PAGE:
The element (or additional metal M) chosen from within the group constituted by tin, germanium, lead and indium can be introduced via compounds such as e.g. tin nitrate, bromides and chlorides, halides, lead carbonate, acetate and nitrate, germanium oxalate and chloride, indium chloride and nitrate.

The additional metal M can be introduced before or after the introduction of the noble metal. If it is introduced before the noble metal, the compound used is chosen from the group constituted by halides, nitrates, acetates, carbonates and oxalates of the additional metal. Introduction advantageously takes place in aqueous solution. In this case, before introducing the noble metal, calcining takes place in air at a temperature between 400 and 1000 C.

The additional metal M can be introduced after the introduction of the noble metal in the form of at least one organic compound chosen from the group constituted by complexes of metals M and in particular polyketone complexes, and hydrocarbyl metals, such as alkyl, cycloalkyl, aryl, alkyl aryl and aryl alkyl metals.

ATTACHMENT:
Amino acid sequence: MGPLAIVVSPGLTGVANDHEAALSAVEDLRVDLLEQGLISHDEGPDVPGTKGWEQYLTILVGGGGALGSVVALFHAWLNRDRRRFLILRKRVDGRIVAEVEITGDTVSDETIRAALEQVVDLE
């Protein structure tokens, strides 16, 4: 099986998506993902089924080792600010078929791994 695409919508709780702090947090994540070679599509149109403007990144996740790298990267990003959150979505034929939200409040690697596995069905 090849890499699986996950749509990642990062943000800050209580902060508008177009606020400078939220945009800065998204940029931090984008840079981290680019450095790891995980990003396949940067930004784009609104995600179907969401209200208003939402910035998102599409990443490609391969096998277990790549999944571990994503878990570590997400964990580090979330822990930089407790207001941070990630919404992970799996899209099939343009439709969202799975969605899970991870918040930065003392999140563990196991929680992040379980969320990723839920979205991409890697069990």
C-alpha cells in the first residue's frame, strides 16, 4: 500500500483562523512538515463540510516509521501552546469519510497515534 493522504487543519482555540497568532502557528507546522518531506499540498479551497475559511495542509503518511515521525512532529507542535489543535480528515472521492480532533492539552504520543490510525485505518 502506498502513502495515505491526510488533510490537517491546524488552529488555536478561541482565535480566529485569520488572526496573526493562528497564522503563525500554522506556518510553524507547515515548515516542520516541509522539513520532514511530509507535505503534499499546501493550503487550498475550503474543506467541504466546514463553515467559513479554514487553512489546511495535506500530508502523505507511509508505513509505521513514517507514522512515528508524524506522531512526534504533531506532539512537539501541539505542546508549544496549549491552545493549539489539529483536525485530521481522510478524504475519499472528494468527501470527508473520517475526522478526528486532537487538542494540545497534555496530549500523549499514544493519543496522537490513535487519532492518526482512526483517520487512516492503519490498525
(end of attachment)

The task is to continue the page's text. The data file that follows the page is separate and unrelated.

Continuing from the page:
The introduction of the metal M advantageously takes place with the aid of a solution in an organic solvent of the organometallic compound of said metal M. It is also possible to use organohalogen compounds of the metals M. Compounds of metals M are in particular tetrabutyl tin, tetramethyl tin, tetrapropyl germanium, tetraethyl lead, indium acetyl acetonate and triphenyl indium.

The impregnation solution is chosen from within the group constituted by paraffin, naphthene or aromatic hydrocarbons containing 6 to 12 carbon atoms per molecule and halogen-containing organic compounds containing 1 to 12 carbon atoms per molecule. Reference is made to n-heptane, methyl cyclohexanane, toluene and cloroform. It is also possible to use mixtures of the solvents defined hereinbefore.

This introduction method for the metal M has already been described in U.S. Pat. 4548918. However, the combination of the platinum family metal introduction method and the metal M introduction method produces a particular synergism.

The MFI zeolite of the catalyst used in the invention contains by weight (a) approximately 0.01 to 2 and more particularly approximately 0.1 to 0.5% of at least one noble metal from the platinum family, (b) approximately 0.005 to 0.60 and preferably 0.01 to 0.50% of tin and/or 0.005 to 0.70 and preferably approximately 0.01 to 0.60 and more particularly 0.02 to 0.50% of at least one metal chosen from within the group constituted by germanium, lead and indium.

When there are at least two metals chosen from within the group constituted by tin, germanium, lead and indium, the total content of metals in said group is approximately 0.02 to 1.20, preferably 0.02 to 1.0 and more particularly 0.02 to 0.8%.